How to Make It
London-based studio Glithero revives bygone photographic techniques to capture lyrically fleeting moments in the making
We’re attracted to obsolete processes,” Sarah van Gameren tells me in a recent phone call. “Older, slower, obsolete processes tend to have a simple framework. And we like simple frameworks, because they are easy to understand. As designers, it is our duty to not only communicate but also be understood.”
Together with her partner Tim Simpson, van Gameren formed Glithero in London in 2008, after the two designers graduated from the Ron Arad-era Design Products course at the Royal College of Art. Like many of their fellow alums—Martino Gamper, Raw Edges, Peter Marigold, to name a few—Glithero takes a hands-on, process-driven approach to create objects and installations that tell compelling stories. And Glithero’s stories almost always center on becoming.
As abstract as this time-dependent concept may seem at first, Glithero posits it to be, in fact, a fertile pathway toward delivering design characterized by an exceptional degree of concrete relatability. The studio aims at, as Van Gameren explains, “capturing how things come to be, the moment when the idea of a thing is no longer just an idea, when it becomes a reality.” A design that embodies a demonstration of its own making, in van Gameren’s telling, helps viewers to “understand it and feel more connected to it.” She and Simpson want no part of generating more generic, disposable stuff, something the world is already too full of. Instead, they envision a kind of 3D poetry that enriches the everyday and holds value over time.
From the beginning, Glithero invested time in ferreting out and developing unconventional yet uncomplicated ways of making that might be employed to preserve “moments of becoming” in 3D form. Thinking about how the element of time might be a vital component of the production processes they seek, they followed a trail of research into the history of photography and various bygone photographic techniques. Early on they came across the work of Anna Atkins, a 19th-century English botanist and photographer, considered the first to publish a book illustrated with photographic images and, according to some, the first woman to create a photograph of any kind. Atkins pioneered the use of cyanography to archive botanical specimens for scientific study.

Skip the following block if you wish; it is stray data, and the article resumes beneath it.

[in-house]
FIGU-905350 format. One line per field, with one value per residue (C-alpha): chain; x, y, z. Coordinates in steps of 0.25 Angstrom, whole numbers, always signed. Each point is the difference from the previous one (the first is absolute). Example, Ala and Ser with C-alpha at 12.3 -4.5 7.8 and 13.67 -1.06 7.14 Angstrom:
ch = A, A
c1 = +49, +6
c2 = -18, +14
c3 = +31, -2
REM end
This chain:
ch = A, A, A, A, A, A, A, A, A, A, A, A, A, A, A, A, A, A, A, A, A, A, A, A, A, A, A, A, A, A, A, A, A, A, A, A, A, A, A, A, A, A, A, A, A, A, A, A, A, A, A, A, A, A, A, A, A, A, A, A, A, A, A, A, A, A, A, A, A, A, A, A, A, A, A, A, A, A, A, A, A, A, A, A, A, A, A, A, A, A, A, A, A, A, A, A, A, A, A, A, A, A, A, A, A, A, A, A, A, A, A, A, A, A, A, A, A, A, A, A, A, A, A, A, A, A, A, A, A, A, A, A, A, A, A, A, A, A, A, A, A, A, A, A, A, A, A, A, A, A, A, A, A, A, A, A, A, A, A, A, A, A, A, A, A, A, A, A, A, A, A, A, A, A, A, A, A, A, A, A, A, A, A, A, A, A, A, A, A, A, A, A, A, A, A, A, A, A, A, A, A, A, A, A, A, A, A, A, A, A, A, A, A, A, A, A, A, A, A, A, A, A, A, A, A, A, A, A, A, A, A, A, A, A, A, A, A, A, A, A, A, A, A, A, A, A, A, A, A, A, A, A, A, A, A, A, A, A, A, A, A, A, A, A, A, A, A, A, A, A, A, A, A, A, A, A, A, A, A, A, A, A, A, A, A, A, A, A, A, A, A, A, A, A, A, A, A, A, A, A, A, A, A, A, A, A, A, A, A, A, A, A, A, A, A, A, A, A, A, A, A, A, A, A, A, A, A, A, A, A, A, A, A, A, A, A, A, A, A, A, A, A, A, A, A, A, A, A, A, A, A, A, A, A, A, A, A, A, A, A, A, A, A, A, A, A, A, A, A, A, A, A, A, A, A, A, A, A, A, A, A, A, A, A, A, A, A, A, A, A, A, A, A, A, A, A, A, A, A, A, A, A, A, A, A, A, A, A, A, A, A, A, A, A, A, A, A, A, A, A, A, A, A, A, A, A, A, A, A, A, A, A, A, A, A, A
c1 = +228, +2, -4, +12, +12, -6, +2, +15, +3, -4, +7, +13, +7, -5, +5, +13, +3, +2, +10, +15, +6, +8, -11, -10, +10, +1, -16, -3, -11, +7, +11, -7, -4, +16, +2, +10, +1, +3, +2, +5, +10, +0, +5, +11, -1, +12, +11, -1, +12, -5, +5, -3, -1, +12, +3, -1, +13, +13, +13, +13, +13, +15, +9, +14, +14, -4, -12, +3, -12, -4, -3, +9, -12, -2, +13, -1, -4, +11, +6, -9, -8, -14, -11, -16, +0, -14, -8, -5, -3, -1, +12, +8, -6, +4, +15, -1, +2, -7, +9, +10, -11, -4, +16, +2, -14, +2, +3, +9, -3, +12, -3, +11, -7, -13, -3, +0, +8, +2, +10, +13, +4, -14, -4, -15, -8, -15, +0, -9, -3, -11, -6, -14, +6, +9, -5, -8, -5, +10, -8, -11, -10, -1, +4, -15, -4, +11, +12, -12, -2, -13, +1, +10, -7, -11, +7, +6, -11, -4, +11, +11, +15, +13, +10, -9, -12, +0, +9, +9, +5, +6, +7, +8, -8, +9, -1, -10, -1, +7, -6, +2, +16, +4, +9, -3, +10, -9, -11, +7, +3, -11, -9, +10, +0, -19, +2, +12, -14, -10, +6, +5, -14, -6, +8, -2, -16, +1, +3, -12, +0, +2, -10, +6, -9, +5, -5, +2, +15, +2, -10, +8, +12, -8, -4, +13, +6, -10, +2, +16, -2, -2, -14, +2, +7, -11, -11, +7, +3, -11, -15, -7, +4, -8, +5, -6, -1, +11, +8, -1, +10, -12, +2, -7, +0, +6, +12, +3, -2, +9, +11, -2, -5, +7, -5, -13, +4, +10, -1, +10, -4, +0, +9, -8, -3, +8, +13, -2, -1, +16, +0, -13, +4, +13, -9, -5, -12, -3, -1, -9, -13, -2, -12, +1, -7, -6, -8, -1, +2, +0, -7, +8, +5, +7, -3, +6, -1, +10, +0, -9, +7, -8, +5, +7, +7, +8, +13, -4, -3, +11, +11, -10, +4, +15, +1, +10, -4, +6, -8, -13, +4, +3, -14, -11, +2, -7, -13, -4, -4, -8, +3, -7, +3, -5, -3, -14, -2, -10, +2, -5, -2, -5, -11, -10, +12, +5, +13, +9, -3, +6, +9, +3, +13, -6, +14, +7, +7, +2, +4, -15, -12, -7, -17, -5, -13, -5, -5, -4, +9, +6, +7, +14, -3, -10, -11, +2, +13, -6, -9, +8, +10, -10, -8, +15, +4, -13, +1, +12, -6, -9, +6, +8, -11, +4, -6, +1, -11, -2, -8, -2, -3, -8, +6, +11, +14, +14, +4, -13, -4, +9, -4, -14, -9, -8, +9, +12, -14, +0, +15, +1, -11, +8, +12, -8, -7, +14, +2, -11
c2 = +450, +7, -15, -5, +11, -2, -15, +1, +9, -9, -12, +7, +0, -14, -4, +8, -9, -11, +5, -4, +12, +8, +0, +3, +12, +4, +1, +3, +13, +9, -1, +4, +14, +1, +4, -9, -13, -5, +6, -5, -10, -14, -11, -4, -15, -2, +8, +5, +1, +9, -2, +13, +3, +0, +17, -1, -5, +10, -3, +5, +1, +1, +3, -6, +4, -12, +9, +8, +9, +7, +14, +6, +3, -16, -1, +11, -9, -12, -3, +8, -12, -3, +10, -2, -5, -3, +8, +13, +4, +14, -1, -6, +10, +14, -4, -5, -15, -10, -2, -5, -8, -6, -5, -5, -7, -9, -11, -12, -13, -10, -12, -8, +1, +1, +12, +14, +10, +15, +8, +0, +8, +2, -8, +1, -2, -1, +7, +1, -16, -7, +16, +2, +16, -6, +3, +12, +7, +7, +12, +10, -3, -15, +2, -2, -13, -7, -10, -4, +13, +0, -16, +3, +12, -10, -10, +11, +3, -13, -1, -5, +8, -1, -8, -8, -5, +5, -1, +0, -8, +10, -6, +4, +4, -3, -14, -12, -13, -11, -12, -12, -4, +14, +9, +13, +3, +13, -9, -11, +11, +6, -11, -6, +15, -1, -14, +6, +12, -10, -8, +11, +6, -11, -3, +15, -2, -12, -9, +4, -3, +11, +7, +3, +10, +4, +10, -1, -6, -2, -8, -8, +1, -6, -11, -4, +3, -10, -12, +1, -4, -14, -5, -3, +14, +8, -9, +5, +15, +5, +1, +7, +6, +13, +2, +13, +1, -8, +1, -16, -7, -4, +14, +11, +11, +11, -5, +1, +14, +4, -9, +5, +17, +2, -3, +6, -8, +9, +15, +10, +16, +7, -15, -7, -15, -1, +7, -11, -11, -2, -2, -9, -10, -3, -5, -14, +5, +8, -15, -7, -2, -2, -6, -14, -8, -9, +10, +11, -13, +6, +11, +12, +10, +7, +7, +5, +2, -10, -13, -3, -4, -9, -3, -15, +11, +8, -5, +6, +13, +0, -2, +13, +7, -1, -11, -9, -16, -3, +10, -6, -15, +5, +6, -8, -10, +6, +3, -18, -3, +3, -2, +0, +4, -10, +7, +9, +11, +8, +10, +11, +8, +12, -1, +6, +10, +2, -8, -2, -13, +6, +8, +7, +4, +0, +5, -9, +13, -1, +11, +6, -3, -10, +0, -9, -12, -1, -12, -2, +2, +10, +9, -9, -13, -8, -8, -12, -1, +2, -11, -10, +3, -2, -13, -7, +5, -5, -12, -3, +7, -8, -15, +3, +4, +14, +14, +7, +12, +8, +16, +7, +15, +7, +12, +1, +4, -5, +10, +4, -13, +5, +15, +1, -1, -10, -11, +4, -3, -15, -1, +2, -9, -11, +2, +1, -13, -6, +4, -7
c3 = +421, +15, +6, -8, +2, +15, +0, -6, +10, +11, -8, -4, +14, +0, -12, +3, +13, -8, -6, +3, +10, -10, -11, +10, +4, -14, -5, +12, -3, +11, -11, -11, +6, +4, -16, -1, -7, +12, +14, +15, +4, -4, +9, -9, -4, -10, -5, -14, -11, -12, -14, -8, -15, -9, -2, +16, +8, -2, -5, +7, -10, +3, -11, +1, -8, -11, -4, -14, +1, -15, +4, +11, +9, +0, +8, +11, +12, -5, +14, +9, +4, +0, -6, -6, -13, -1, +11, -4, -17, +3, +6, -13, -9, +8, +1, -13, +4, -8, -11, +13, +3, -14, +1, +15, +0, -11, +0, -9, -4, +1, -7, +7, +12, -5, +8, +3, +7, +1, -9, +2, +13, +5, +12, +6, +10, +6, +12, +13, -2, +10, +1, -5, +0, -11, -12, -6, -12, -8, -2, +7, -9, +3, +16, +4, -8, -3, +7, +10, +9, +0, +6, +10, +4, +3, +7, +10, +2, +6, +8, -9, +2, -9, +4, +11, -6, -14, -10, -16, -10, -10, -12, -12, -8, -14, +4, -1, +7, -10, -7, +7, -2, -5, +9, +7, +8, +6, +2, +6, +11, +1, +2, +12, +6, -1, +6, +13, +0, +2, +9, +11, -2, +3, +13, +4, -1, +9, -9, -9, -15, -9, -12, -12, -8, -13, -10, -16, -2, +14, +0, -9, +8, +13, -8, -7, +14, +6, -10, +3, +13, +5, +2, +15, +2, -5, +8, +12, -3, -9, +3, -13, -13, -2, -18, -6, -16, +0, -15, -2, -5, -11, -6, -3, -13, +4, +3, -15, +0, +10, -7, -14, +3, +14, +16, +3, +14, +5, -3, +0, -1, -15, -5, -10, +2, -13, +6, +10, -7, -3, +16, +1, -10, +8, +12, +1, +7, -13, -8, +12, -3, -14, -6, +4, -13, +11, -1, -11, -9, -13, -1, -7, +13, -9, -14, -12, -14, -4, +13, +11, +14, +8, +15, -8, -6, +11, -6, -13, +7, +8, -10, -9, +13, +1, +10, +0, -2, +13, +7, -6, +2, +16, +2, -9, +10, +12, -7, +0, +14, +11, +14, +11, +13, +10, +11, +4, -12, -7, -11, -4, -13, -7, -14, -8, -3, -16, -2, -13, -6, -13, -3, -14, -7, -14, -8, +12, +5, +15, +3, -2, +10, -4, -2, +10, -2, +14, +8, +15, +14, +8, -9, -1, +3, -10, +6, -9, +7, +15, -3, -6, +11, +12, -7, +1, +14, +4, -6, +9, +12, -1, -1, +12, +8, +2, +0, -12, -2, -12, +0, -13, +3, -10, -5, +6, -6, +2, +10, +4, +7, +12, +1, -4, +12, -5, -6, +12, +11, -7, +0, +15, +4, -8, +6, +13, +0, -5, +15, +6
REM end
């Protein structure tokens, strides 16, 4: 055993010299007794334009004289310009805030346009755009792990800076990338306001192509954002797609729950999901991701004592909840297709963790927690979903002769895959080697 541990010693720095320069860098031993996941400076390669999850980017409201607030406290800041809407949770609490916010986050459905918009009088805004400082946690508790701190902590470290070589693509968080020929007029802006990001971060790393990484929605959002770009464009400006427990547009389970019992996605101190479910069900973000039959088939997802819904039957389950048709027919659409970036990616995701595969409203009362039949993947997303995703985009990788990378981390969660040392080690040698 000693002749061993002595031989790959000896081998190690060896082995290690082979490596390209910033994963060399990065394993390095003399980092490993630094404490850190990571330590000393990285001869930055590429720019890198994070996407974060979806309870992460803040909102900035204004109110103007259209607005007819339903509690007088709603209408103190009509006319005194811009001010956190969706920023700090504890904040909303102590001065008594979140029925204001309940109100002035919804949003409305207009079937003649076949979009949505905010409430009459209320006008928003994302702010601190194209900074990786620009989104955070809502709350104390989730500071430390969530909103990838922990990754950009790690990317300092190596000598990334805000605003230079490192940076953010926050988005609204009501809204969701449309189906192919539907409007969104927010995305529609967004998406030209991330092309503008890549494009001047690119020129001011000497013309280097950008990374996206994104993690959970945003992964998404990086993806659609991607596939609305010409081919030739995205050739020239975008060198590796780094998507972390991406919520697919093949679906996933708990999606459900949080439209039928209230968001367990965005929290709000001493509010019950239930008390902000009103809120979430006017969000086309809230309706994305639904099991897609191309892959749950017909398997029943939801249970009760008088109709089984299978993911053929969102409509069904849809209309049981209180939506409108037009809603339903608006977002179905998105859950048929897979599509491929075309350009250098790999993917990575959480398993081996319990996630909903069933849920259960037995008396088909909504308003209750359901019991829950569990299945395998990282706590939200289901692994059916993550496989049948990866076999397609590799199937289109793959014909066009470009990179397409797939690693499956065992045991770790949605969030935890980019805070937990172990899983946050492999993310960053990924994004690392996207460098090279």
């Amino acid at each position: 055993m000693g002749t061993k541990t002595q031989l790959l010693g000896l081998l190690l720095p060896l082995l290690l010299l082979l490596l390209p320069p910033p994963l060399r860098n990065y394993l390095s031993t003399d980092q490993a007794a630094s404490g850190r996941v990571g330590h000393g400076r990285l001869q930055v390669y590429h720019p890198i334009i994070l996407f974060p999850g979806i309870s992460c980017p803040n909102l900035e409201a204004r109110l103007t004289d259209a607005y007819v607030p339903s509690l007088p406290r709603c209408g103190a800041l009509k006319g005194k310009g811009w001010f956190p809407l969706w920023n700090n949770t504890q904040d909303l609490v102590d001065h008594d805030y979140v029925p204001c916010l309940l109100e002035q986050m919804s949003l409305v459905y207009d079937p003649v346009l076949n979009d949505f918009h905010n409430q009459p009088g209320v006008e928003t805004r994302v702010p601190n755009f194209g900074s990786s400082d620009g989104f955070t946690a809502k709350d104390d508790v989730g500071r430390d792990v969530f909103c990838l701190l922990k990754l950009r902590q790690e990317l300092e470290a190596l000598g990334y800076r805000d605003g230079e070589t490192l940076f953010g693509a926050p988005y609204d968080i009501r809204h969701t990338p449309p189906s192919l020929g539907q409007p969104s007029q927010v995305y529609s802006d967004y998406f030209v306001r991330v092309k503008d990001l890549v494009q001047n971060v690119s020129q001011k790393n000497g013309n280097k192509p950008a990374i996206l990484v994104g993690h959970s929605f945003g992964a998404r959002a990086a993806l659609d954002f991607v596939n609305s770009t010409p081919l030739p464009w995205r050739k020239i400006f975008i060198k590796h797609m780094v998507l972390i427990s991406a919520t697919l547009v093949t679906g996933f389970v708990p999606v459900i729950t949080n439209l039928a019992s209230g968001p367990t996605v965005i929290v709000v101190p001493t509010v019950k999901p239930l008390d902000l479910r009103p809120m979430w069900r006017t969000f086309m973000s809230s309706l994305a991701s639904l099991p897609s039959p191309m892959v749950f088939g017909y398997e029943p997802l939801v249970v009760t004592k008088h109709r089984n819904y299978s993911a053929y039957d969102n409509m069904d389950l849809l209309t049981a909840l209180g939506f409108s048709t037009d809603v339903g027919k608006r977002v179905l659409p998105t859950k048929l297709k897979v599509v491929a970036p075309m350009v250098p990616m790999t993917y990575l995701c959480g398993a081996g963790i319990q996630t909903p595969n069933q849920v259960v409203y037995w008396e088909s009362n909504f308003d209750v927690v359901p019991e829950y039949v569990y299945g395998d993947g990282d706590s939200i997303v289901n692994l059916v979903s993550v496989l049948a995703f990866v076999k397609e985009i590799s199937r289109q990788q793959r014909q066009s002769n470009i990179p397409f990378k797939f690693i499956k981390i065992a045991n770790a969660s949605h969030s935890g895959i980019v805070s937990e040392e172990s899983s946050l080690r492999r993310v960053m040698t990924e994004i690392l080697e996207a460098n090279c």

Before more robust photographic tools were widely available, cyanographic techniques represented the cutting edge of image making: photosensitive chemicals are applied to paper (or fabric), which then becomes a medium for duplicating images as traced copies—hence the term blueprint. Alternatively, as Atkins did with algae and fern specimens, the light-responsive paper is used to create original images of 3D objects that are laid atop and exposed to ultraviolet light over time until a permanent, shadow-like 2D representation emerges.
In Atkins’s cyanographic books of botanical specimens, Glithero found a potent antecedent. The slow, deliberate process of using photosensitive chemicals to freeze a moment in time resonated with the duo’s distinct brand of design thinking, as did the wistful, contemplative aesthetic that results from it—especially when paired with botanical subject matter, an enduring symbol of life’s fleeting nature, and all the more so when viewed with through 21st-century eyes. “It's a way of working that just suits us,” van Gameren tells me, adding, “There’s so much potential because it’s logical but also homeless; it lost its context as culture changed over time.”
The duo further felt an affinity for the intense care and attention to detail that Atkins so clearly devoted to the making of her hand-bound books, a model of the quality they sought through their own committed, studied, hand-on approach. “Every book she made was completely different, each one-of-a-kind, often incorporating specimens from her own meticulously grown and catalogued garden,” van Gameren says. “What she did was a custom process all her own, and she really put 100% effort into getting it just right.”